Bad grammar — no job!


I read about a publishing house of technical literature that conducted a grammar test of all its prospective employees, whether they were involved in the editing side or handling the accounts, or manning the front desk … it did not matter what job they did, they had to pass the grammar test first or no job. If they confused their, there and they’re, or your and you’re, it’s and its, then they were shown the door. It is a strict condition of employment, and one that I wish mainstream media applied in Australia, as standards seem to have gone out the window, with news reporters on newspapers clueless on some of the basics of grammar, yet they have graduated with a degree supposedly qualifying them to be journalists.

I think the process of disintegration began in schools decades ago. English grammar was forgotten, to be replaced with the attitude that as long as the story was okay, spelling and grammar rules didn’t matter. I recall when I did my three years for my degree that the university (actually then called a college of advanced education) was forced to introduce some training in grammar rules as students were coming out of school without that knowledge. Of course, the lecturers and tutors could not suitably make up for all those years that grammar had been neglected, and cadets on newspapers and on television and radio news teams were ill prepared. You cannot blame the new journalists themselves, as the system had failed to emphasise the importance of grammar in communicating the right message in their news reporting.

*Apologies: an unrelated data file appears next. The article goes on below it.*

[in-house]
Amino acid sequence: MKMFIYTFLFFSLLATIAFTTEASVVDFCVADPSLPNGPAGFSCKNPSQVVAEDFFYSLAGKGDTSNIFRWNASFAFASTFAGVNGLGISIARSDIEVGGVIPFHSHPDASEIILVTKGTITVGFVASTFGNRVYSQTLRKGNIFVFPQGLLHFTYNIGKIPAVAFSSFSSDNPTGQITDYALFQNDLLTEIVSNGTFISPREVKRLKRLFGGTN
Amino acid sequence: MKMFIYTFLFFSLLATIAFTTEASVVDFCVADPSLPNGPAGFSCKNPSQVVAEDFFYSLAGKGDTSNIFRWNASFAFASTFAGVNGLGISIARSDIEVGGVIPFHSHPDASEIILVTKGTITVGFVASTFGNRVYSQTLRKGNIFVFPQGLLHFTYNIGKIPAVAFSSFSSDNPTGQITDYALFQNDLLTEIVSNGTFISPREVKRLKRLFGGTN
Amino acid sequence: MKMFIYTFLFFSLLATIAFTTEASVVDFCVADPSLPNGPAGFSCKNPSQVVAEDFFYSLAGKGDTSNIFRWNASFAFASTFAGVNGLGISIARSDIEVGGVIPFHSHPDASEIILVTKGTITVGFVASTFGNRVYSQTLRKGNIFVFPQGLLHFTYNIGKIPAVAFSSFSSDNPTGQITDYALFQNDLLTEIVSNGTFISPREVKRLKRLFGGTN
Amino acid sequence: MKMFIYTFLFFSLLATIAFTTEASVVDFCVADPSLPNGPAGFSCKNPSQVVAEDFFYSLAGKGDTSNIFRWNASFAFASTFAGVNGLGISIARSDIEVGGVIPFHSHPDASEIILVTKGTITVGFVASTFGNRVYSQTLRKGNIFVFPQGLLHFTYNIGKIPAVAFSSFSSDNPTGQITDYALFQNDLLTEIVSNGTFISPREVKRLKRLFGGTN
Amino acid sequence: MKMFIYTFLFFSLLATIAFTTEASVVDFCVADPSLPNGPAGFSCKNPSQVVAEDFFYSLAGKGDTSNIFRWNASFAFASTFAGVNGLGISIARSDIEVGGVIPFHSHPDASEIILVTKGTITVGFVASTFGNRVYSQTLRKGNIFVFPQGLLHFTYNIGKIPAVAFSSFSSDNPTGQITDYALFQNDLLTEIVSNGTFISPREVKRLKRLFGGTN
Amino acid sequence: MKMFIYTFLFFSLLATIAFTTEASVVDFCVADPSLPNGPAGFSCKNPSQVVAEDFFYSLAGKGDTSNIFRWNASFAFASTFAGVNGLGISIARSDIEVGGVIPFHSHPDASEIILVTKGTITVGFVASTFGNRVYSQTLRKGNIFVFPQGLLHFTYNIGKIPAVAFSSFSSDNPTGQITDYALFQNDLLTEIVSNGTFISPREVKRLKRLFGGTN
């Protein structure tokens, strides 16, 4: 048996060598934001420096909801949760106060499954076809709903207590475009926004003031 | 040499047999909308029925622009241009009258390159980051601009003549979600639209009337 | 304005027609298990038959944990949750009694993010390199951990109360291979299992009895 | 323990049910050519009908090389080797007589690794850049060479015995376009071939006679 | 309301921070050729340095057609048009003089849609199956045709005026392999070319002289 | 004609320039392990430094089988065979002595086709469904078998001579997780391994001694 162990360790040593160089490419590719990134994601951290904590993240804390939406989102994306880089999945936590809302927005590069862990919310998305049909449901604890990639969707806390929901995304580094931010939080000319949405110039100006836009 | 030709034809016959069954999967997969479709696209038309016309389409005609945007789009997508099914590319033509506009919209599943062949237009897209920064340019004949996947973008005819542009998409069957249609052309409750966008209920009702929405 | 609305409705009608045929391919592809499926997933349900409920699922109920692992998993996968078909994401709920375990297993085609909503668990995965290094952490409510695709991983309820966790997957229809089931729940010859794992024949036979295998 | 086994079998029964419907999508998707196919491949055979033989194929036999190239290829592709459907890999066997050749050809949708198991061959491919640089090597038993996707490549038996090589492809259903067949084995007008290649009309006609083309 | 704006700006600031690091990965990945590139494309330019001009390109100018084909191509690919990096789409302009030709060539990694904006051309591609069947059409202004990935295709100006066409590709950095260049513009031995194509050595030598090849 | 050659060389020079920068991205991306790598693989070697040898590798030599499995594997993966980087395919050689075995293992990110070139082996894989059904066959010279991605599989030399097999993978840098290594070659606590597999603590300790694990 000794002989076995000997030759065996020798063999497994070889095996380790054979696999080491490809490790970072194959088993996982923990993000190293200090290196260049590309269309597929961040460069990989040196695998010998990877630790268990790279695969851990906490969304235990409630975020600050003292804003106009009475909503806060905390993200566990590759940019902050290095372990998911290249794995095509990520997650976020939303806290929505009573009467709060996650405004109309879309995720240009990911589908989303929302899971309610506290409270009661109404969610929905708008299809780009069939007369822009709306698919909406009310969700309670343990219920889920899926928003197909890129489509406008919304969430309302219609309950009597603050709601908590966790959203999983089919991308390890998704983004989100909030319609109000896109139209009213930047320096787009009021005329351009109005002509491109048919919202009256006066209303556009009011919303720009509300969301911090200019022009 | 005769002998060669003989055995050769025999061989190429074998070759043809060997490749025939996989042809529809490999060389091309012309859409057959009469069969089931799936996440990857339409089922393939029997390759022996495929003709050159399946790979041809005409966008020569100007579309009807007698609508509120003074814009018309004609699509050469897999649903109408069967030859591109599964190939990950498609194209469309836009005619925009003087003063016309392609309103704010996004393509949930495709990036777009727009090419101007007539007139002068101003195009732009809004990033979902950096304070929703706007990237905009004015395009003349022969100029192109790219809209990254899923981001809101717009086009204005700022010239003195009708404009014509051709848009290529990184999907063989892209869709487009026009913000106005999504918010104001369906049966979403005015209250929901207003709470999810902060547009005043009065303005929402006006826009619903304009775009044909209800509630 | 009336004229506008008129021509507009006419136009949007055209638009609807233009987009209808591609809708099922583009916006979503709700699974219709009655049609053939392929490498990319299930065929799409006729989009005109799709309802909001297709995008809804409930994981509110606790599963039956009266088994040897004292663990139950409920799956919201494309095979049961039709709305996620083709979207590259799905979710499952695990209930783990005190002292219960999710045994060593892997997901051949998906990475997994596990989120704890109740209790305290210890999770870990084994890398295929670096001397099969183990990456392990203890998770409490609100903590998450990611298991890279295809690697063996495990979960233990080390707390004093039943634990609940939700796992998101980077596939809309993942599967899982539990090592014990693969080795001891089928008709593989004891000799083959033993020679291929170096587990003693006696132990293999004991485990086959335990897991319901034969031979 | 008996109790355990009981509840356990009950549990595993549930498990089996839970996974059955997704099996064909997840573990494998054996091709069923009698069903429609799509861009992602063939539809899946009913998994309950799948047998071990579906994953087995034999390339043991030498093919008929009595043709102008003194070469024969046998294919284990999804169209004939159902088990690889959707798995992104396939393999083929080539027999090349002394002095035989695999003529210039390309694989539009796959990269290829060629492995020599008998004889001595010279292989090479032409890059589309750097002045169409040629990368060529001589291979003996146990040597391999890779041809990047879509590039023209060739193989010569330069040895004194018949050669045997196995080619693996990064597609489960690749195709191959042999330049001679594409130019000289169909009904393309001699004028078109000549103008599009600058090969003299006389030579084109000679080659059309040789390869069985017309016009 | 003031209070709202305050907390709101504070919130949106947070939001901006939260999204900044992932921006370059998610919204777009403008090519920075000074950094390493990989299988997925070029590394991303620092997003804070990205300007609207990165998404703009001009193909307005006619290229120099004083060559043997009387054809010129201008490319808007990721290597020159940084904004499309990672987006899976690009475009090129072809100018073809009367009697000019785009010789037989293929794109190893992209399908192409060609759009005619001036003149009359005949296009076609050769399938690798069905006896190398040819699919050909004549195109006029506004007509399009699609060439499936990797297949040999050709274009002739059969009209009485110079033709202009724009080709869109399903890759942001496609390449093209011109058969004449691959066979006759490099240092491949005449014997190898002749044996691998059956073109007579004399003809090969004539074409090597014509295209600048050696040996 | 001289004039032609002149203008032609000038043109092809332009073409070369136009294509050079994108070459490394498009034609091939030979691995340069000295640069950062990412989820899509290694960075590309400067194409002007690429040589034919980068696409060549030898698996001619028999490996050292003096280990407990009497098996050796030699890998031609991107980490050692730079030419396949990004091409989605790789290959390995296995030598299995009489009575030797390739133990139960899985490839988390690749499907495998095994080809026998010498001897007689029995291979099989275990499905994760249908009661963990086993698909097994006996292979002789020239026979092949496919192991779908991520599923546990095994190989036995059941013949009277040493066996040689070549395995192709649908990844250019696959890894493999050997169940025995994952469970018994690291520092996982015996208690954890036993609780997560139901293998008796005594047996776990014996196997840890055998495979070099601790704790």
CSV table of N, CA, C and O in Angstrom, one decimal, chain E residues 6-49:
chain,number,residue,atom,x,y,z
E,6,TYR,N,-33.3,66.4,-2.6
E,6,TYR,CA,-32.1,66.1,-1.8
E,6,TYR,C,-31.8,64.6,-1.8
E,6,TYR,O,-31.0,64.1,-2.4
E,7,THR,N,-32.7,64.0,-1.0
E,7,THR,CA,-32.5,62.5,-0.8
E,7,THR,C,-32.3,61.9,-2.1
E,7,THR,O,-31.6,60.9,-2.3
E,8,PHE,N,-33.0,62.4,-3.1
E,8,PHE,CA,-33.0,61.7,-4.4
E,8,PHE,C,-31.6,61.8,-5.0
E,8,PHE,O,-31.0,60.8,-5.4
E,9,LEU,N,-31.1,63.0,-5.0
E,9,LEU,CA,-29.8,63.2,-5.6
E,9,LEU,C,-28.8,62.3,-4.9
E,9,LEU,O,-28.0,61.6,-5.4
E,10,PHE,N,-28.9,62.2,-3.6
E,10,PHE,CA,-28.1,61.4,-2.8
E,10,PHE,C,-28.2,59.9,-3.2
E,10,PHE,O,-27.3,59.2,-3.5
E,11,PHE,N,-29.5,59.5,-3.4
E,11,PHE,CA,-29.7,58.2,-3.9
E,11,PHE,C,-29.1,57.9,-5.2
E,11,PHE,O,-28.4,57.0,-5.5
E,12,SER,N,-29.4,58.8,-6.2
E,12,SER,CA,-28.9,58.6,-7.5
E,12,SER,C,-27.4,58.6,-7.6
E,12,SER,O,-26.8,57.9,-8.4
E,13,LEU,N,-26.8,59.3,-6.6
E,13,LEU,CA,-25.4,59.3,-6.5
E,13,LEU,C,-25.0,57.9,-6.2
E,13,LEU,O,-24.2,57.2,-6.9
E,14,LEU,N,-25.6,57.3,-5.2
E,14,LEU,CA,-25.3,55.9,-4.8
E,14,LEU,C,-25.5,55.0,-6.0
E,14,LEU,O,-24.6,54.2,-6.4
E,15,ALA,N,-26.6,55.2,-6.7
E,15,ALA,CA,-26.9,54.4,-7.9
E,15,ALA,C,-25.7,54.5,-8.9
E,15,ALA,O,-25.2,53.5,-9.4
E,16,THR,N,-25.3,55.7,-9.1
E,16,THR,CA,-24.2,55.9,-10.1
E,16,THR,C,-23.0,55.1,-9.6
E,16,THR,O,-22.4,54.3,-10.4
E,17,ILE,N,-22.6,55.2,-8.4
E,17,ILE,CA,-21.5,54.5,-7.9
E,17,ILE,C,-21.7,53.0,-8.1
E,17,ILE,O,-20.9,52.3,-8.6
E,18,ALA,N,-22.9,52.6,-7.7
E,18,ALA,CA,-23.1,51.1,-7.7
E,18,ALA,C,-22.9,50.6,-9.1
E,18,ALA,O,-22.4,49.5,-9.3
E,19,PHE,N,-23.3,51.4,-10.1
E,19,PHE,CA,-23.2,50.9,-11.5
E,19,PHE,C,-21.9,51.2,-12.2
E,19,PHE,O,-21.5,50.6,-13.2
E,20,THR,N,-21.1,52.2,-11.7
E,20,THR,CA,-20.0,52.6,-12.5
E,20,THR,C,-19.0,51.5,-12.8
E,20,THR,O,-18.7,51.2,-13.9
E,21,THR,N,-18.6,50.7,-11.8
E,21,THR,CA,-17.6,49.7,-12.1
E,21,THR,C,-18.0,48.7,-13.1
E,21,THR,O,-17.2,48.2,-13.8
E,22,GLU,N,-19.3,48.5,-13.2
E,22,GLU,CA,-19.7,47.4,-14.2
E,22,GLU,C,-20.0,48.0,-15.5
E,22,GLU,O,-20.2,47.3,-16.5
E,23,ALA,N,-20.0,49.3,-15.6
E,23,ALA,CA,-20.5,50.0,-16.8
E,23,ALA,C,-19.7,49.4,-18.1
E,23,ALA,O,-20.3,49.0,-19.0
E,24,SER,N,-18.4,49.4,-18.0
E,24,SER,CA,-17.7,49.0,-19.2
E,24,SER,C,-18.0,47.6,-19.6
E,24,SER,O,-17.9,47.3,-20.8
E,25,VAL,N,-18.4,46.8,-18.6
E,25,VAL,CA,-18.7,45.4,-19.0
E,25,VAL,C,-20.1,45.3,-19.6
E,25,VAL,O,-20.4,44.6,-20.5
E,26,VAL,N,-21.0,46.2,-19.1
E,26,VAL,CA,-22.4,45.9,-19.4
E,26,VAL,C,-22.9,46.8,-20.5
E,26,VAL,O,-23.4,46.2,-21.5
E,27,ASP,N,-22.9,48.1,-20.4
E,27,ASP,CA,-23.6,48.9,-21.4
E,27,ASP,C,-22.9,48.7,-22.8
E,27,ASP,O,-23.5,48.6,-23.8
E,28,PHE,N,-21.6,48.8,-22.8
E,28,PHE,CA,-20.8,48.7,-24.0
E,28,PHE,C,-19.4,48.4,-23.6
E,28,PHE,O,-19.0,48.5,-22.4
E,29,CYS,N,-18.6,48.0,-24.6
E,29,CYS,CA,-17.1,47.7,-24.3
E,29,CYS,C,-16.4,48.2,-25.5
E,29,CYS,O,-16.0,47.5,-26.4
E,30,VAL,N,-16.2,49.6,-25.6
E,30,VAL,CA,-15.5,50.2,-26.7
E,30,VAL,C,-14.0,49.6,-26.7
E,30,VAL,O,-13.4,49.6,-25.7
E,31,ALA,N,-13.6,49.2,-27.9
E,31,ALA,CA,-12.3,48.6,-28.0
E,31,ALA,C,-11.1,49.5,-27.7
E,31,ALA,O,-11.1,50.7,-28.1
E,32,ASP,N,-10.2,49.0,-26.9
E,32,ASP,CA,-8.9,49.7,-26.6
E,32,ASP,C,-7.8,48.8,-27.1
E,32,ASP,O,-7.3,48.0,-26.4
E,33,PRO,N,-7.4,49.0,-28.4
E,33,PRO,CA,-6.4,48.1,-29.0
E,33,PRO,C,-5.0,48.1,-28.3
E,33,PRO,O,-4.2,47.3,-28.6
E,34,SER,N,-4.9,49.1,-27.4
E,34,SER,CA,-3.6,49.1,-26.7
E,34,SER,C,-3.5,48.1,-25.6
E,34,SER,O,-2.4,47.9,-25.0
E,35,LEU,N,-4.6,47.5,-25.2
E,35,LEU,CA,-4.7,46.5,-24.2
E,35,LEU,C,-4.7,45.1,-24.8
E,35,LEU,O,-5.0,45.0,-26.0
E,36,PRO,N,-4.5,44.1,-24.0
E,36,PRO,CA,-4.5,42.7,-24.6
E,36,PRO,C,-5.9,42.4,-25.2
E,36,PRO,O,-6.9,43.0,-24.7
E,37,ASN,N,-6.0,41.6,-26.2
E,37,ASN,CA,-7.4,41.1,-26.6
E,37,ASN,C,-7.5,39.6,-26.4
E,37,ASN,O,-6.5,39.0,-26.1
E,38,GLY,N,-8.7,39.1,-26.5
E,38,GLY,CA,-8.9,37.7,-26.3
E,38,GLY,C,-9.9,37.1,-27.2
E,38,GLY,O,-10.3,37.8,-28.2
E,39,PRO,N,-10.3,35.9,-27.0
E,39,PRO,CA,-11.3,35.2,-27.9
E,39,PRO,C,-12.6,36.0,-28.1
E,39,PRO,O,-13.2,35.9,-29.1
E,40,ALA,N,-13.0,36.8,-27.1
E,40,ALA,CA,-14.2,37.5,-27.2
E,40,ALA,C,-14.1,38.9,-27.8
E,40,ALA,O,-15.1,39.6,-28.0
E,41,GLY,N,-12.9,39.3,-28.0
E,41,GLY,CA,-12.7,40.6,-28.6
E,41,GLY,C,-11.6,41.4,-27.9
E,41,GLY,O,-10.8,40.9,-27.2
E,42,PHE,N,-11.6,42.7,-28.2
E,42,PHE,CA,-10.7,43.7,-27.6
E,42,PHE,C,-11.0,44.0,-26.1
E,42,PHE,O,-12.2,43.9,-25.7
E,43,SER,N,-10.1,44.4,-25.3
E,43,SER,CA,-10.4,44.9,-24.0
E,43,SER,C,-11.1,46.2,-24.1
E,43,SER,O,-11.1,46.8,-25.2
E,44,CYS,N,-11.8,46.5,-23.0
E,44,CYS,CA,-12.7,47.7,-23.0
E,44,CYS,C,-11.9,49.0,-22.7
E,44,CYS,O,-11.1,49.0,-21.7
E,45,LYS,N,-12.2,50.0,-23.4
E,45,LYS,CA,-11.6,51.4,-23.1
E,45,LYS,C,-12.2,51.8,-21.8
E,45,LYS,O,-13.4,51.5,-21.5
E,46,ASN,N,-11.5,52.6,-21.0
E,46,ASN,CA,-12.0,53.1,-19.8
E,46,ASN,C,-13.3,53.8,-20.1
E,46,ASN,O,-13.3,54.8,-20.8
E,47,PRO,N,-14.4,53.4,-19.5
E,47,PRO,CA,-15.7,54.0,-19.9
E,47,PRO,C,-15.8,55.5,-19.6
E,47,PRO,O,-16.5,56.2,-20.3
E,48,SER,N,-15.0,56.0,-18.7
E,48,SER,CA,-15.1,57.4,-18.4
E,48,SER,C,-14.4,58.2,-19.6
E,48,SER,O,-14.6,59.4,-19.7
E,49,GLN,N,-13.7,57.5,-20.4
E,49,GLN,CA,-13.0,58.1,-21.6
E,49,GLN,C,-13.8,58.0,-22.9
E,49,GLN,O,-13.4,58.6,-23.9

Thus began the downward slide through the ranks. Young  reporters were promoted to sub-editing positions. They had the smarts to pin down a great news story but the expression was lacking. Then, as editors, they failed to pick up all the errors that appeared, and newspapers and captions on TV news showed more and more silly mistakes. What has made it worse is that news groups adopted differing styles for spelling of some words, for example, some adopting upper case to describe names of things while others went for lower case, or hyphenation verses no hyphenation (co-ordinate or coordinate). Reporters began to “leave it to the editors” but not all the editors were much better than the reporters.

I can only speak for regional newspapers in Australia, but I have also noticed glaring errors in captioning on TV news. To their credit, news groups such as the one that employs me have made some effort to address these shortcomings through training sessions, but it is all too little, too late, for many. And, I’m afraid, the rot now has reached the editor level (as in the person who leads the newsroom) … the person with the capital ‘E’ editor who should have impeccable grammar skills.

I know that no person can be perfect in their English expression, and we all make mistakes from time to time, but when the basics are forgotten or confused, then it contributes to the whole dumbing down of the population. So, getting back to the original thought that spurred this post, perhaps media, especially newspapers (and that includes online content providers) should require all its cadets to undertake a grammar test before being employed. Then, just maybe, we can stop the slide.